MICHAEL ROWLAND, HOST: We can bring in the Prime Minister from Kirribilli House. PM, good morning.
ANTHONY ALBANESE, PRIME MINISTER: Good morning. Good to be with you.
ROWLAND: We were just joking, is cricket on the agenda or is that a no-no today?
PRIME MINISTER: Well, there’s always a discussion about cricket when Australians and Indians gather. And I did get the experience of being at day one of the fourth test for a brief time with Prime Minister Modi. It was quite an experience in the world's biggest stadium there at Ahmedabad in March. And Australians and Indians, of course, are very passionate about their cricket, but it’s part of the way that we build our friendship between our two nations.
ROWLAND: Gee, that was quite the spectacle last night, wasn’t it, the rally, it proceeded the talks today. So what is going to be on the agenda when you sit down with Mr Modi in this more formal sense?
PRIME MINISTER: Well, building our economic relationship. We want to upgrade the Economic Cooperation Agreement between Australia and India, we’re hoping to conclude that by the end of the year. And today we’ll be talking about specific areas where we can cooperate on areas like green hydrogen, in particular, will be on the agenda, but also the education relationship between our two countries. Deakin University will open as the first foreign university in India, in Gujarat, very soon, and after that, Wollongong University are also going to establish what will be the second foreign university in India later on. We have a very important relationship, we know that India will grow to be the third largest economy in the world in coming years. It’s already the most populous nation in the world, and the cooperation that we have across defence and security, across the economy, across society and culture and education is a real opportunity for Australia and India to both benefit from increased cooperation and mutually beneficial arrangements.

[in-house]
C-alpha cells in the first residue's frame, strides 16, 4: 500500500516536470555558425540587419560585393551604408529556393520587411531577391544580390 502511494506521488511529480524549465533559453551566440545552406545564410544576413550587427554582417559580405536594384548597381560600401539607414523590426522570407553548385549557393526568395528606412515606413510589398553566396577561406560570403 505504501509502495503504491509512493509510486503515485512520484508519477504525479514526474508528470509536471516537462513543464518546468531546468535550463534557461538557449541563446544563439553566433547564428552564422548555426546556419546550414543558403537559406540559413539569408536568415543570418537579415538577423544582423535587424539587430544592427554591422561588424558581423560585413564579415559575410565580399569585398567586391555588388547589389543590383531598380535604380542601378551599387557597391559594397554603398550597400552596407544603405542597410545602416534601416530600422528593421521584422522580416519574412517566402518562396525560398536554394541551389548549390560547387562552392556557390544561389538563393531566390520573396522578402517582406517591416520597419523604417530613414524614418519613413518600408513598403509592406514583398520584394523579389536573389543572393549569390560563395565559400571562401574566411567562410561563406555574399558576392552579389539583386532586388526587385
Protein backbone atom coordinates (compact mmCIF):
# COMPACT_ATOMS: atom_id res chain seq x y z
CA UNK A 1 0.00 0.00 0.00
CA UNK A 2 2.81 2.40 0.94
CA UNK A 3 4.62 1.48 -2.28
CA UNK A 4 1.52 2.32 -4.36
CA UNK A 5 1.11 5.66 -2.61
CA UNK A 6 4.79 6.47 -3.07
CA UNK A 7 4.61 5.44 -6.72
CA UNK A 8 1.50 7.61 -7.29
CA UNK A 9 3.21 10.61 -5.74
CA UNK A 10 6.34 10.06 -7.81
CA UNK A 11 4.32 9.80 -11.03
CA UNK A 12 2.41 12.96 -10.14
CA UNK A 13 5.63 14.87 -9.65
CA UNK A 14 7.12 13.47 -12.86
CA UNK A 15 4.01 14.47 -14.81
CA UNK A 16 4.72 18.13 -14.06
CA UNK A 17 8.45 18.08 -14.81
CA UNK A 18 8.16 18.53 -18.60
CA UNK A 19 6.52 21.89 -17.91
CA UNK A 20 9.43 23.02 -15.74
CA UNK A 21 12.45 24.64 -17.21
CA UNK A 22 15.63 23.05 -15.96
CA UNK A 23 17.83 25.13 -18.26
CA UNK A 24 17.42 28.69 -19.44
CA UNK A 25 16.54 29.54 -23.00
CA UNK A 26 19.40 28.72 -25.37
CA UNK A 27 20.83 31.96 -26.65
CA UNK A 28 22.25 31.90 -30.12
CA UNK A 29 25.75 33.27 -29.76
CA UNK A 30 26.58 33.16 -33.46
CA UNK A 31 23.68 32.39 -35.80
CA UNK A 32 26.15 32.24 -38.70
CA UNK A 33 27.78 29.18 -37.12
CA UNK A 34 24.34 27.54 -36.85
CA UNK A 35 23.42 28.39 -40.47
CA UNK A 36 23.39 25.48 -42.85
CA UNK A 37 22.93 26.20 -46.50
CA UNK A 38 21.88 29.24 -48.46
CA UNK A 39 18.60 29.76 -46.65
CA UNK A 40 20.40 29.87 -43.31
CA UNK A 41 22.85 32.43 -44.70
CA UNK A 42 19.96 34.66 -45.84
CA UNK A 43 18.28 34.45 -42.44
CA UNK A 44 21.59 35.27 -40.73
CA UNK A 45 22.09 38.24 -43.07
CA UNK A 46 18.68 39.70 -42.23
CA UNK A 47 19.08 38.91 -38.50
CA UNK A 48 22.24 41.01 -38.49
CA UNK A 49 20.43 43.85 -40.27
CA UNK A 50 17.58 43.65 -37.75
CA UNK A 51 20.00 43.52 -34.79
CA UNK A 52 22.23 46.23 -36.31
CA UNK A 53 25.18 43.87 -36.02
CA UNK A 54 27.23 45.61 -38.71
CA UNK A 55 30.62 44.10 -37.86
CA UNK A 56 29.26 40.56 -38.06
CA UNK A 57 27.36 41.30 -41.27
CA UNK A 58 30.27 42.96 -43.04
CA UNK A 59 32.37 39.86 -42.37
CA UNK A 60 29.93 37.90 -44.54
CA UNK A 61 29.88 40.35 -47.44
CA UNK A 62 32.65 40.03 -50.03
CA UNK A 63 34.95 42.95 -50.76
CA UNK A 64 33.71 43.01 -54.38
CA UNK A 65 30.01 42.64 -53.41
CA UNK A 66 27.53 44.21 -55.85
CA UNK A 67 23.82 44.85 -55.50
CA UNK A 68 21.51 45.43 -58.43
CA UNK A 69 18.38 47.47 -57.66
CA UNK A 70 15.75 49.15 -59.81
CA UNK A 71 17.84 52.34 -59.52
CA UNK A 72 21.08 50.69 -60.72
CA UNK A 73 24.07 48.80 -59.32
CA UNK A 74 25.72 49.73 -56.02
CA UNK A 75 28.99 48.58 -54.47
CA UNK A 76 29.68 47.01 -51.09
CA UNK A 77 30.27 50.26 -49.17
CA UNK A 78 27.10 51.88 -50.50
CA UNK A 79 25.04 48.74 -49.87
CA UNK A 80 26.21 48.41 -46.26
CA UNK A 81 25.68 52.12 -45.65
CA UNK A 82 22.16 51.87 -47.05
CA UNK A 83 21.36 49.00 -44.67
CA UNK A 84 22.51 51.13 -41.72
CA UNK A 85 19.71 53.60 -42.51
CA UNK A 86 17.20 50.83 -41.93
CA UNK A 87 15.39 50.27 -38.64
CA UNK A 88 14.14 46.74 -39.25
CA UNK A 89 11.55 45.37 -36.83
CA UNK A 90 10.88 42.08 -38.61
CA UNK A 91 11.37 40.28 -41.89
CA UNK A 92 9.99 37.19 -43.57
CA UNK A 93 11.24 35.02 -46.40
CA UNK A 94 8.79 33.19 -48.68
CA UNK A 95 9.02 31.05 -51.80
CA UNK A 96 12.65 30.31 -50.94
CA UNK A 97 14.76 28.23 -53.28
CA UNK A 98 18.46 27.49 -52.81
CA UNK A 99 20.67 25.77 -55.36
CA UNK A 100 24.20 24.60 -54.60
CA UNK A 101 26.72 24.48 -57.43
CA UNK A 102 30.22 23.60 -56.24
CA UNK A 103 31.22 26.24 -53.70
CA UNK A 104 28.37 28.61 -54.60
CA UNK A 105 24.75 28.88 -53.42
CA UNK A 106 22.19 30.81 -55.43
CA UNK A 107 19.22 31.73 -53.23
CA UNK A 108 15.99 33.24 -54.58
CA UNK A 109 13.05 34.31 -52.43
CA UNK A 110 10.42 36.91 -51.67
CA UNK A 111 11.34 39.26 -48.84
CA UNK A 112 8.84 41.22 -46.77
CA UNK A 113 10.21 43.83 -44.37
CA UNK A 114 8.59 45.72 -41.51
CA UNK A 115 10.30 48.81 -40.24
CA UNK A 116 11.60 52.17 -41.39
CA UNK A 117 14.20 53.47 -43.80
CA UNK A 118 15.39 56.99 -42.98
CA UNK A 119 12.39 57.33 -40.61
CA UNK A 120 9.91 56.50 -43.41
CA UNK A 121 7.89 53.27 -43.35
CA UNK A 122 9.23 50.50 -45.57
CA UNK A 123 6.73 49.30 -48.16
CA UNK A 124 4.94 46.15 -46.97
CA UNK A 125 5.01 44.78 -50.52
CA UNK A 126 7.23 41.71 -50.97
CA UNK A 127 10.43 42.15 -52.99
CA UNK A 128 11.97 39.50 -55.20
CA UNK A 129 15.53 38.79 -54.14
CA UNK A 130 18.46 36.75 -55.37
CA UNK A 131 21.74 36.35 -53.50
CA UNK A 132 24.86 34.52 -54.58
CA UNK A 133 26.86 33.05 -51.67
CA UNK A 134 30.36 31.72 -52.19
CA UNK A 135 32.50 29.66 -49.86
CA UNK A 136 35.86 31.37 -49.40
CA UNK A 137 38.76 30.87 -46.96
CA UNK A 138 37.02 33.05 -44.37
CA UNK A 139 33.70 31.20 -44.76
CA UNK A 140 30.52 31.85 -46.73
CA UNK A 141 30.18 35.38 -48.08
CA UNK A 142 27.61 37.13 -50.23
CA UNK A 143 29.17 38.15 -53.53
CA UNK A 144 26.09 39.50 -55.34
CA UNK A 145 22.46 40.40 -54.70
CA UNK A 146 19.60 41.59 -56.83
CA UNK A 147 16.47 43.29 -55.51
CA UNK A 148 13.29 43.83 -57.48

ROWLAND: Prime Minister, there’s a small protest happening outside as we go to air at Kirribilli House, there was a protest outside the rally last night. It’s clear not every member of the Indian-Australian community is entirely happy Mr Modi is here. He’s accused of repressing his political opponents, he’s accused of repressing the media, he’s accused of discriminating against Muslims. Does any of that trouble you?
PRIME MINISTER: Well India is, of course, the world's largest democracy. Here in Australia, of course, people have a right to express their views in a peaceful way, and people, we all have different views about people in politics. Australia, of course, always stands up for human rights, wherever it occurs anywhere in the world.
ROWLAND: Will you be raising those issues with Mr Modi then?
PRIME MINISTER: One of the things that I do is engage with people on a one-on-one basis. I do that consistently. What I don't do is leak text messages with other world leaders. I have a respectful relationship with Prime Minister Modi and with other leaders.
ROWLAND: Australia has been at the forefront of condemning outright Russia's illegal invasion of Ukraine. Does it trouble you that Narendra Modi refuses to criticise Russia over the invasion?